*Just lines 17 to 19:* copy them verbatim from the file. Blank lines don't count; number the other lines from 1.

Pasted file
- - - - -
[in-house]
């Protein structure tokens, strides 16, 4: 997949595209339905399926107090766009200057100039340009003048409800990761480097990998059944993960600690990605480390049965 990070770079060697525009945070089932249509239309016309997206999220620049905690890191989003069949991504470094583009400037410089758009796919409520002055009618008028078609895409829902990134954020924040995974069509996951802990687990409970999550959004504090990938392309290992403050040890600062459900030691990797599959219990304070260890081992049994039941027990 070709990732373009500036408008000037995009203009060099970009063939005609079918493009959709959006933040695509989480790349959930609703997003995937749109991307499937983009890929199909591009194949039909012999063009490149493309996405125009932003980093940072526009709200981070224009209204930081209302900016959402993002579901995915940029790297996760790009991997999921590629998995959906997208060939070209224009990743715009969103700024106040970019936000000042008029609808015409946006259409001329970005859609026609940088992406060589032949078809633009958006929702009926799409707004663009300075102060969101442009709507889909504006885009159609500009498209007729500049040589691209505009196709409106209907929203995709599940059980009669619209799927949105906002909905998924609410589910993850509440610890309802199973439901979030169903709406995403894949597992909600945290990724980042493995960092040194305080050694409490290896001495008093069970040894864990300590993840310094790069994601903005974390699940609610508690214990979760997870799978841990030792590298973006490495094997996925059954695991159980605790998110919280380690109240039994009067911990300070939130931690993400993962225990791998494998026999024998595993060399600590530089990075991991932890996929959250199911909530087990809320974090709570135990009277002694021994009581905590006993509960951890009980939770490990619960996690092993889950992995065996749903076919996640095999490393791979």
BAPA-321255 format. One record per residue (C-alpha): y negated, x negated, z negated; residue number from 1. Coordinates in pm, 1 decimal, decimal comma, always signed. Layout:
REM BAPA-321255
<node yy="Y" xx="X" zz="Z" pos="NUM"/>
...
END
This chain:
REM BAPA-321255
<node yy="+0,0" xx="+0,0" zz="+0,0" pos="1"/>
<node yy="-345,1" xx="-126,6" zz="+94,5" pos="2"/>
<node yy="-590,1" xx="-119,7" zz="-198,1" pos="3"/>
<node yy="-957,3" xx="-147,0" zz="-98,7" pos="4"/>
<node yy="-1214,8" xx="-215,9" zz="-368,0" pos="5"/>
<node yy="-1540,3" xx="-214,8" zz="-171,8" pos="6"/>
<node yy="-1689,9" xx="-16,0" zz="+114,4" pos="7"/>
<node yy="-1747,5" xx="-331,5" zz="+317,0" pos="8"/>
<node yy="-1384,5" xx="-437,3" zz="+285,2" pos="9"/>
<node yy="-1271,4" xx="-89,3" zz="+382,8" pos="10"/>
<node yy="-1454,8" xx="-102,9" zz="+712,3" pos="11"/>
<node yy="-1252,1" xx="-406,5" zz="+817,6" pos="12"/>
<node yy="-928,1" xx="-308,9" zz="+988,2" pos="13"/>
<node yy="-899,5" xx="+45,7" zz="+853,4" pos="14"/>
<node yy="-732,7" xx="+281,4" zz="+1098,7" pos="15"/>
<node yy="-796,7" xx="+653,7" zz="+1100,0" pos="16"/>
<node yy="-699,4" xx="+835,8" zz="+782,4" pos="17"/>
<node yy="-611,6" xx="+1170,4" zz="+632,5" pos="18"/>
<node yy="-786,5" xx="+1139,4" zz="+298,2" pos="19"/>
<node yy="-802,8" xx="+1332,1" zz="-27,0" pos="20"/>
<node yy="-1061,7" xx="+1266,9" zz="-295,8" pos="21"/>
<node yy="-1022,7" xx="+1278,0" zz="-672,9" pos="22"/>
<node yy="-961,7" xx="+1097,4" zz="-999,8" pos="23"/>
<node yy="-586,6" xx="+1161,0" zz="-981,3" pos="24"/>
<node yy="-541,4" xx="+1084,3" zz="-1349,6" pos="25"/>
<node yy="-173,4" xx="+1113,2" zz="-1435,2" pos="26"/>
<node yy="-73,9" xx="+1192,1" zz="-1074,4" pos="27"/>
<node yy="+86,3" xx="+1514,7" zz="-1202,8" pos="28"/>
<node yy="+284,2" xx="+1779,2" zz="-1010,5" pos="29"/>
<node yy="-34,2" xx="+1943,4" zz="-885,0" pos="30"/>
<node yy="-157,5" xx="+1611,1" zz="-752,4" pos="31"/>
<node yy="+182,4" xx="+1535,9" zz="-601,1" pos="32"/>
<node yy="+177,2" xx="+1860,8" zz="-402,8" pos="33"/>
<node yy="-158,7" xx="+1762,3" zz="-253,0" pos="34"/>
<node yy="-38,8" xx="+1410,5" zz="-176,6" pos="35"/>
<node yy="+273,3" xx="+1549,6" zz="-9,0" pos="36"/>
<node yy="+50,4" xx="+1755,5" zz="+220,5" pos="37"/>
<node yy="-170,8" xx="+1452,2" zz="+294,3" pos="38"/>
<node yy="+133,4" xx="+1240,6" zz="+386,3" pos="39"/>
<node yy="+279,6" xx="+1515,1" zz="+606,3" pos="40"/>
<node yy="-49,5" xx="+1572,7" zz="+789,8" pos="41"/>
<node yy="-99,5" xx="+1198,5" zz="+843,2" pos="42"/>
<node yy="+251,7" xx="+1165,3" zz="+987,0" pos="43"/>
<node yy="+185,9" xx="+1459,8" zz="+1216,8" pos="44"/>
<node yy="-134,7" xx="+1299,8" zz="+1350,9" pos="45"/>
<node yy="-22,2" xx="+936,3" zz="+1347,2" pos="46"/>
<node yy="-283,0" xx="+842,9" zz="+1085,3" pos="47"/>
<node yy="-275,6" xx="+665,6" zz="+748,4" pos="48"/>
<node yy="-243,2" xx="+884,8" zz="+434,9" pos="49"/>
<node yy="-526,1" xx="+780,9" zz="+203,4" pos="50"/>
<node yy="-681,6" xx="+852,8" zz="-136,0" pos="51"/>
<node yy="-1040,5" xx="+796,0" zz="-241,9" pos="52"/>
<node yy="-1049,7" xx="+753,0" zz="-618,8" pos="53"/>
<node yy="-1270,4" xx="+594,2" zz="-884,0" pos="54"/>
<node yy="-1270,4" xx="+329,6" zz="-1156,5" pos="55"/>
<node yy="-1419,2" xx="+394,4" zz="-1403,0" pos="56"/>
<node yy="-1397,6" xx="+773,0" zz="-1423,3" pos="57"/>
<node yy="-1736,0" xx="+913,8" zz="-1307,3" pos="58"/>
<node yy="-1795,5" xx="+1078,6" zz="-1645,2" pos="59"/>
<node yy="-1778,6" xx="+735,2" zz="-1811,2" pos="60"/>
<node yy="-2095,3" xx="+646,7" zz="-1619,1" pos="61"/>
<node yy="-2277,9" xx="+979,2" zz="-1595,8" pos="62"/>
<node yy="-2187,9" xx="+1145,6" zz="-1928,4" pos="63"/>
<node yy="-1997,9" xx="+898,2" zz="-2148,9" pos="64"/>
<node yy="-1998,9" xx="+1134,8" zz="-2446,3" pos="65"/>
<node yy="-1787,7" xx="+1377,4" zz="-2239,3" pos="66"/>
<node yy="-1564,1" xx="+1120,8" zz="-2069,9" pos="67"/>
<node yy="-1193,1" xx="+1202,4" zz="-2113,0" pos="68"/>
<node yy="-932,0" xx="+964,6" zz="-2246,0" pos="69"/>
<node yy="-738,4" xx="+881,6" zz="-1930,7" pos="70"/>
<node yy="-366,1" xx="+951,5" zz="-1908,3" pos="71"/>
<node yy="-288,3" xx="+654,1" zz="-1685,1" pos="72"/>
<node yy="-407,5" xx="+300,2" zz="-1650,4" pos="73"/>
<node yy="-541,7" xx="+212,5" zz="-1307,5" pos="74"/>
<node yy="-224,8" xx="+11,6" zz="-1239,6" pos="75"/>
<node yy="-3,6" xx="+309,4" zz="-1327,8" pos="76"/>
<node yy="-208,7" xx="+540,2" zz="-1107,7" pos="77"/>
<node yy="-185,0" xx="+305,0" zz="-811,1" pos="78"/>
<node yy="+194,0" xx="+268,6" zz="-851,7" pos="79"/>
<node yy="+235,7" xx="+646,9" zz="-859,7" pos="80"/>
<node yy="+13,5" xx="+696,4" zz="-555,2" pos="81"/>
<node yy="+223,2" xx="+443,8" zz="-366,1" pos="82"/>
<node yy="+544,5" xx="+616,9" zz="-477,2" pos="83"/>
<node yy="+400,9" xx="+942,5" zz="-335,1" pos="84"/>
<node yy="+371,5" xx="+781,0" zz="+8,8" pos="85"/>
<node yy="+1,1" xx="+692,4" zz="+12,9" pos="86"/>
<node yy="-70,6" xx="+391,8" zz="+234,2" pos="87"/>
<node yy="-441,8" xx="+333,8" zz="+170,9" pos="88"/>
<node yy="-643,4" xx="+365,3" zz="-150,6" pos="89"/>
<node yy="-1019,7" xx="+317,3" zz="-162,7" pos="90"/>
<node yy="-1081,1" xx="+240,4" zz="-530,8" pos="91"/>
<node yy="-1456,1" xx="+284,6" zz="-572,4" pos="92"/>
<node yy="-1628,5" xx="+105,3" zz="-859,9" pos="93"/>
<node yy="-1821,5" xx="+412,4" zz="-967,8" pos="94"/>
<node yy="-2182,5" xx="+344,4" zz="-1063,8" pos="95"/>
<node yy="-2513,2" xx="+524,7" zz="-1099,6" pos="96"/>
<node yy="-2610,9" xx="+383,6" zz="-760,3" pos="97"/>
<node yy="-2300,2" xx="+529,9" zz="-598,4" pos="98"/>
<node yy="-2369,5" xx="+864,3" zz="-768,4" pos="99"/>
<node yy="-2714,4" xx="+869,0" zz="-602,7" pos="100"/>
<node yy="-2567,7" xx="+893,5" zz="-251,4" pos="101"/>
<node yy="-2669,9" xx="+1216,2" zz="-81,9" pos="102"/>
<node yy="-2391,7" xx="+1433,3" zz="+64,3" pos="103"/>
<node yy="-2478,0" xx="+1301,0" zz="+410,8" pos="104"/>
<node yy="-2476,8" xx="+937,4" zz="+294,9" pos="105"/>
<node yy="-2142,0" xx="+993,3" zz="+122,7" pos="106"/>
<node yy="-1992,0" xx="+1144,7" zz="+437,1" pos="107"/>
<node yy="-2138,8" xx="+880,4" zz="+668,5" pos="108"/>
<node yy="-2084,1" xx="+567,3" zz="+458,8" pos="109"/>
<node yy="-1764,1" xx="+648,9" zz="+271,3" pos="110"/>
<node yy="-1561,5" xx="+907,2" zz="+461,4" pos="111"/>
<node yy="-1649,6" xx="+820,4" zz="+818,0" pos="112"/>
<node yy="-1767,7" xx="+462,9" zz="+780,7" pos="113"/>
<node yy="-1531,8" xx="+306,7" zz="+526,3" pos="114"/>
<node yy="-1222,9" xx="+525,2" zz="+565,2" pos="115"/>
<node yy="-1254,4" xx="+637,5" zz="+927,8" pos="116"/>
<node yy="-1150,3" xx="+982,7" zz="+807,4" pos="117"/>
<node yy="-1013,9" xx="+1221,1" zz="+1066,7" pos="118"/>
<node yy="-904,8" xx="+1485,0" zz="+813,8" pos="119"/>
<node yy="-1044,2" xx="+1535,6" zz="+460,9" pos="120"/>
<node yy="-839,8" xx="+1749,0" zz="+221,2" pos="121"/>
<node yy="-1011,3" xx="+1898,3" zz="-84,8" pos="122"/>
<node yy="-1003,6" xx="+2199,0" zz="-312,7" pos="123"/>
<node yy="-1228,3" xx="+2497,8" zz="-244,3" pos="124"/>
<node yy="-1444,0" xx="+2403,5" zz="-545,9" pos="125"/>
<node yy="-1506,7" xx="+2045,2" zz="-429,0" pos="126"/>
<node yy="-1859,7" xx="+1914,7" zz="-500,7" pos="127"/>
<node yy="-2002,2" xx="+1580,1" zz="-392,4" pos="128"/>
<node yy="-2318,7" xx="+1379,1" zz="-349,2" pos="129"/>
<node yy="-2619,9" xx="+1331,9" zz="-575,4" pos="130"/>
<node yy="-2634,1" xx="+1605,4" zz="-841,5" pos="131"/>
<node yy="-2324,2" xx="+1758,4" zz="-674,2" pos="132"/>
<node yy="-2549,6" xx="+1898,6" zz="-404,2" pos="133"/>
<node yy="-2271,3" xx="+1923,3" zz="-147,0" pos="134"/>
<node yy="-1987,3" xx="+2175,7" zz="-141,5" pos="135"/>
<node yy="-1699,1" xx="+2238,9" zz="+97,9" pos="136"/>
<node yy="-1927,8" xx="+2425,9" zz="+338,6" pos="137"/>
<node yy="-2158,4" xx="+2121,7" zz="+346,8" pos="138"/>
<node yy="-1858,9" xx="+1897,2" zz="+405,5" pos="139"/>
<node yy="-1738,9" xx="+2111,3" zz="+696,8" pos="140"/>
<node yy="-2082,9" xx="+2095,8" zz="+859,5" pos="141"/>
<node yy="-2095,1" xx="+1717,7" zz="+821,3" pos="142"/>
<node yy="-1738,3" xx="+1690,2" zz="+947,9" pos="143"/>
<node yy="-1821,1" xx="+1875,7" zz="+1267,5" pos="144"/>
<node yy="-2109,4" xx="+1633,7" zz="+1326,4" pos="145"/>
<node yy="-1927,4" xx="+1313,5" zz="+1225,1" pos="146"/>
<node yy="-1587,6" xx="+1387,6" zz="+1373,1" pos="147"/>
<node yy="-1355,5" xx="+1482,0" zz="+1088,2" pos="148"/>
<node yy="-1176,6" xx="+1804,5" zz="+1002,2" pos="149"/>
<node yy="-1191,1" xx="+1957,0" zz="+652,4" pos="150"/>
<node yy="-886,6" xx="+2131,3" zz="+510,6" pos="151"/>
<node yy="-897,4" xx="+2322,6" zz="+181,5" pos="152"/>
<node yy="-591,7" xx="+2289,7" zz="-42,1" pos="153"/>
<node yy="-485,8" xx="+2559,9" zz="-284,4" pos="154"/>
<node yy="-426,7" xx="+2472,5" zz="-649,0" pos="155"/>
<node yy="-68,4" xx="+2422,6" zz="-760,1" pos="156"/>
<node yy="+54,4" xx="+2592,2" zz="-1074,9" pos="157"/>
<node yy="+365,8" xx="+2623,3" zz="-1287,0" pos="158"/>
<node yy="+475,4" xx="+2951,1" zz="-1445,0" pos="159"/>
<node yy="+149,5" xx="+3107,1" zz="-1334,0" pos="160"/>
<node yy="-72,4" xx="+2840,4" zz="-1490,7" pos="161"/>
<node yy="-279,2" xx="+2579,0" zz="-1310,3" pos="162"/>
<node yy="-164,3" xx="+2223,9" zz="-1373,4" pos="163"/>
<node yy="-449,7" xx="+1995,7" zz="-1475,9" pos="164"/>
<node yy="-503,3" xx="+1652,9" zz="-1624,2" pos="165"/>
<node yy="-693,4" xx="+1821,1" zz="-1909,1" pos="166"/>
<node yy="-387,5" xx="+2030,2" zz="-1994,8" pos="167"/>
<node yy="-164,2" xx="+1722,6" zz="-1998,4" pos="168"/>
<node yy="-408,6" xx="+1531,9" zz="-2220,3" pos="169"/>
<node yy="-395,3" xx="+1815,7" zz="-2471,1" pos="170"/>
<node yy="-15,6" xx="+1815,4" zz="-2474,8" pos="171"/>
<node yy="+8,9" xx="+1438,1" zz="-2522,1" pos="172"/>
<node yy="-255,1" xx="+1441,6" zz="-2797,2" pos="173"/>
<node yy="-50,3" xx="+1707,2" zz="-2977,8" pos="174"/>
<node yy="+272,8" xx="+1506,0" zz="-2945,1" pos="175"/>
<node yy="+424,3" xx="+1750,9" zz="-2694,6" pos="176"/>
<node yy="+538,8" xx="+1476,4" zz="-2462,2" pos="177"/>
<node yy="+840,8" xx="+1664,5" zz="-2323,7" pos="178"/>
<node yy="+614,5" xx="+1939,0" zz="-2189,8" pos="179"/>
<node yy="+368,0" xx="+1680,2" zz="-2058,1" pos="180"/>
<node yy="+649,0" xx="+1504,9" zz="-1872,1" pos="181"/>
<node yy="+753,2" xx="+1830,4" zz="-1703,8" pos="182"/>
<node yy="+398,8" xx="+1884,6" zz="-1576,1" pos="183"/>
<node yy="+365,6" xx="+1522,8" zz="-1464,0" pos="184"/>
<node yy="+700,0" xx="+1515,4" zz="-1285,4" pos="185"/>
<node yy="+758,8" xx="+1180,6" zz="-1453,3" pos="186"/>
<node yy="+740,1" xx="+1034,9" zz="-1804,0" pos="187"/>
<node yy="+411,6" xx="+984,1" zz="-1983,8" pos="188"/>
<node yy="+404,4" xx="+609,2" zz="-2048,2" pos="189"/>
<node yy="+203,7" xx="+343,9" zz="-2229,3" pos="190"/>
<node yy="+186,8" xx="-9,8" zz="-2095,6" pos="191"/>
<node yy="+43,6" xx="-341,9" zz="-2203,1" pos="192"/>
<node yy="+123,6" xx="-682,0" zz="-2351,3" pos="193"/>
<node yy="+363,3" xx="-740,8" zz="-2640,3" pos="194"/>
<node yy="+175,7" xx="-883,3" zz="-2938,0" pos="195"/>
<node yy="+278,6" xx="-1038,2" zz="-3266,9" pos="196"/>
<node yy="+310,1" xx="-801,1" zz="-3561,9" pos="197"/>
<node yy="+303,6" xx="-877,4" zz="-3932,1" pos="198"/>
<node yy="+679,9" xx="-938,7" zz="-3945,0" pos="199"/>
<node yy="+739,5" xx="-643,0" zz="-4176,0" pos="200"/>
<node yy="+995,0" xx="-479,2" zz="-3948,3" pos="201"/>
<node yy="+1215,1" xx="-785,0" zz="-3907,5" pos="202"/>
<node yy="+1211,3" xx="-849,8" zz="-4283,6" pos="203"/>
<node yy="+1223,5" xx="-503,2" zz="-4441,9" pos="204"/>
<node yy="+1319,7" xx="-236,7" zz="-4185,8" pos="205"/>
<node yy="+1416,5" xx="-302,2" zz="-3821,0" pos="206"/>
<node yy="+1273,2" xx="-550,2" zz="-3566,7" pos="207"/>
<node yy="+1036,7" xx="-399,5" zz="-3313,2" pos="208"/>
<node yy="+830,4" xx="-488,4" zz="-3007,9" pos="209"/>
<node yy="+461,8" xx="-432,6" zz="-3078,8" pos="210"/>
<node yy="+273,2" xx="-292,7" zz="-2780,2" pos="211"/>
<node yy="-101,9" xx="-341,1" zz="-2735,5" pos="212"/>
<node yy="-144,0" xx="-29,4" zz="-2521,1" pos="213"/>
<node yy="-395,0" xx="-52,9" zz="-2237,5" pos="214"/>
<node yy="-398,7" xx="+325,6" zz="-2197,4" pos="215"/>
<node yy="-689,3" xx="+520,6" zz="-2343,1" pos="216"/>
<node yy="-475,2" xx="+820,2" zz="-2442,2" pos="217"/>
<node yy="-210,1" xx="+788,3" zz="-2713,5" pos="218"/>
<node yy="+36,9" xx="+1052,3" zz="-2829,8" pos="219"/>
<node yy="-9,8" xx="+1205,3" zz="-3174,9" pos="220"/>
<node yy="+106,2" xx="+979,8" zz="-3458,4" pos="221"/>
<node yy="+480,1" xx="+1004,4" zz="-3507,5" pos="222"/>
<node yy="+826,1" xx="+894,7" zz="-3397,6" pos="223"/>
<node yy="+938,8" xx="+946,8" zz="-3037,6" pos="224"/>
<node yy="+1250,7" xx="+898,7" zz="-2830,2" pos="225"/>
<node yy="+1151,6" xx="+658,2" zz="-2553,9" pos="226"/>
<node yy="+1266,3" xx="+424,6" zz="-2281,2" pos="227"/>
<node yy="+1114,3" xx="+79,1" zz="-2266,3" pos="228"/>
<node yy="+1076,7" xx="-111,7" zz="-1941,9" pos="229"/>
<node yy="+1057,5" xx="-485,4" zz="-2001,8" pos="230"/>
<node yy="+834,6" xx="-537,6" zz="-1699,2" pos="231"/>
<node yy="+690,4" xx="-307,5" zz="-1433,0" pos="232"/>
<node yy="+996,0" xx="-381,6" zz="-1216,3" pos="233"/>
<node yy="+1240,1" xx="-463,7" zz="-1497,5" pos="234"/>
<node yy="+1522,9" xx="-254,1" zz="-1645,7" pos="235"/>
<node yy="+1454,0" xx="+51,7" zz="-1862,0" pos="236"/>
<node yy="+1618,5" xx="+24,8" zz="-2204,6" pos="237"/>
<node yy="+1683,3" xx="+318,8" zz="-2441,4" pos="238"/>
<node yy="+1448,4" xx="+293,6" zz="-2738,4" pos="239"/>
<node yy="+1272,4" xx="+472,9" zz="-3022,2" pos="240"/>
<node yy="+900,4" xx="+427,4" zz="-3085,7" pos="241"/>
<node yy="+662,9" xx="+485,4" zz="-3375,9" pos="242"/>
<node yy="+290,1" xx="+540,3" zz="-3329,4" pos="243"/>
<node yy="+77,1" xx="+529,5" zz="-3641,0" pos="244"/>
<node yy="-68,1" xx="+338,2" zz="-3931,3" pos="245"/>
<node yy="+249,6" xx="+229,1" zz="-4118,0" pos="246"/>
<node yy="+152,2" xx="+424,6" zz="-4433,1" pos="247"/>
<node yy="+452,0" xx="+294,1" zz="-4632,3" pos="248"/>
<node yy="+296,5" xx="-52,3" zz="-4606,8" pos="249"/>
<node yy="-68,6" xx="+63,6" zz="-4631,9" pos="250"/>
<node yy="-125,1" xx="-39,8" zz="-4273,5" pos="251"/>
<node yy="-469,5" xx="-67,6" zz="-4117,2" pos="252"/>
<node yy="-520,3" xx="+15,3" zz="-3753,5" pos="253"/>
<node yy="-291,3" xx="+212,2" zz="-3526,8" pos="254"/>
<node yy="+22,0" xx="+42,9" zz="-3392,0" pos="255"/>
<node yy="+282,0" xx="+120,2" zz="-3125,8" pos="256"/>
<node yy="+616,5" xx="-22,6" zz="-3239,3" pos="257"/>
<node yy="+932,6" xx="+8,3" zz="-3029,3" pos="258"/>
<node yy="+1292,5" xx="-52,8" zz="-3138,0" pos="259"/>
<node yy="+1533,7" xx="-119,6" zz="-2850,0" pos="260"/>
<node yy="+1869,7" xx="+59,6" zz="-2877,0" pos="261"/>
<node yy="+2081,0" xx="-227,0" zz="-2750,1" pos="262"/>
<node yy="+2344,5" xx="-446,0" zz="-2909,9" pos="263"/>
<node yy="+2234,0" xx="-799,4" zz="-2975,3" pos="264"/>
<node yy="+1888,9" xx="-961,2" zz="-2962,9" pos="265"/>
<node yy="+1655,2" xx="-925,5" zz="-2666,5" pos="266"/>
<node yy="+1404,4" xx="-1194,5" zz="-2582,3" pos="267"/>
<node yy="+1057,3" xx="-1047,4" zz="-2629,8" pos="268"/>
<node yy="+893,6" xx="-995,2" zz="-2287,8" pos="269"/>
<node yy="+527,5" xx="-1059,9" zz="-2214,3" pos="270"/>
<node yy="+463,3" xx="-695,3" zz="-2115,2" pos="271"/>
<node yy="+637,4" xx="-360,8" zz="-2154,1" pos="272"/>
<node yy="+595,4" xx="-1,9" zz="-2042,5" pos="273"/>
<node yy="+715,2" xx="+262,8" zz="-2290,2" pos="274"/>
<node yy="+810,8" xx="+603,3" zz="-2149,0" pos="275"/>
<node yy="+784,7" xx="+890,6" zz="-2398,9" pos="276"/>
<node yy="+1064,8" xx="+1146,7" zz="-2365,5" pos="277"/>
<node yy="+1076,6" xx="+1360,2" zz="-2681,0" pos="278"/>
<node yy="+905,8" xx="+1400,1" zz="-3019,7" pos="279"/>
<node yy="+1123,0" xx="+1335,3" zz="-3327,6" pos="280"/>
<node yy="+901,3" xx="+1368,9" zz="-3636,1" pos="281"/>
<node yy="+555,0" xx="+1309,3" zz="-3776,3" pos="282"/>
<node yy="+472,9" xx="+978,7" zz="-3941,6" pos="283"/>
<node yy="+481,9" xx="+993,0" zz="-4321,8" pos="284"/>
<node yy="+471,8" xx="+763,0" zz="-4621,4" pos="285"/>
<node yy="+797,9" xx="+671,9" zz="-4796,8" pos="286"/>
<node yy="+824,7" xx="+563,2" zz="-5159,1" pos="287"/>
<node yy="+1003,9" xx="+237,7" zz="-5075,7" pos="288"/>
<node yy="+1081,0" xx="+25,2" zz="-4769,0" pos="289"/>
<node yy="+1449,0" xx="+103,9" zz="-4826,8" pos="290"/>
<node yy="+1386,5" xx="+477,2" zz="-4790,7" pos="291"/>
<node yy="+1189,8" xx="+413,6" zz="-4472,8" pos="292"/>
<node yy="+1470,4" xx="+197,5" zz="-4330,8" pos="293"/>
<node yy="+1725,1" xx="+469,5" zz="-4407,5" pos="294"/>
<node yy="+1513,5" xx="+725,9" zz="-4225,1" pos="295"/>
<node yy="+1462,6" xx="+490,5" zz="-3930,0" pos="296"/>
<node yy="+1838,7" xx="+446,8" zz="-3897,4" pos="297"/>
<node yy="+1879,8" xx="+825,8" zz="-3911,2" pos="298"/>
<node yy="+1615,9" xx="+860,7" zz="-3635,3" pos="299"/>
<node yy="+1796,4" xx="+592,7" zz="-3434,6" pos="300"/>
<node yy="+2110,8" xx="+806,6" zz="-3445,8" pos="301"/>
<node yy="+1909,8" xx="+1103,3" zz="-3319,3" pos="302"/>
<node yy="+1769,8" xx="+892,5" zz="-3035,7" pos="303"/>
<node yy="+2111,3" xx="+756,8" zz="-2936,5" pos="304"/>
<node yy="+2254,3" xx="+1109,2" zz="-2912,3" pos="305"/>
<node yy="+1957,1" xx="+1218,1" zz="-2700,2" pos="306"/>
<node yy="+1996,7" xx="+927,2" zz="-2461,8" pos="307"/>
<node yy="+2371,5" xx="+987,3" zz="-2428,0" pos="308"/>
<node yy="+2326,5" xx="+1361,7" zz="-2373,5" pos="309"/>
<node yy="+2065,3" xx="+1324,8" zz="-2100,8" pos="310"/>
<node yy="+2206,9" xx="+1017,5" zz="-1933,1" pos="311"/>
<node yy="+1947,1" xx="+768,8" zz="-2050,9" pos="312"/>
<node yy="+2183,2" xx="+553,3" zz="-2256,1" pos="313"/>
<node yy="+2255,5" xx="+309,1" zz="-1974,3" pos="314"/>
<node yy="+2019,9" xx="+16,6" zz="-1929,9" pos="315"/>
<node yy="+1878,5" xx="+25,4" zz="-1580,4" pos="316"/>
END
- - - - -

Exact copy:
<node yy="-1747,5" xx="-331,5" zz="+317,0" pos="8"/>
<node yy="-1384,5" xx="-437,3" zz="+285,2" pos="9"/>
<node yy="-1271,4" xx="-89,3" zz="+382,8" pos="10"/>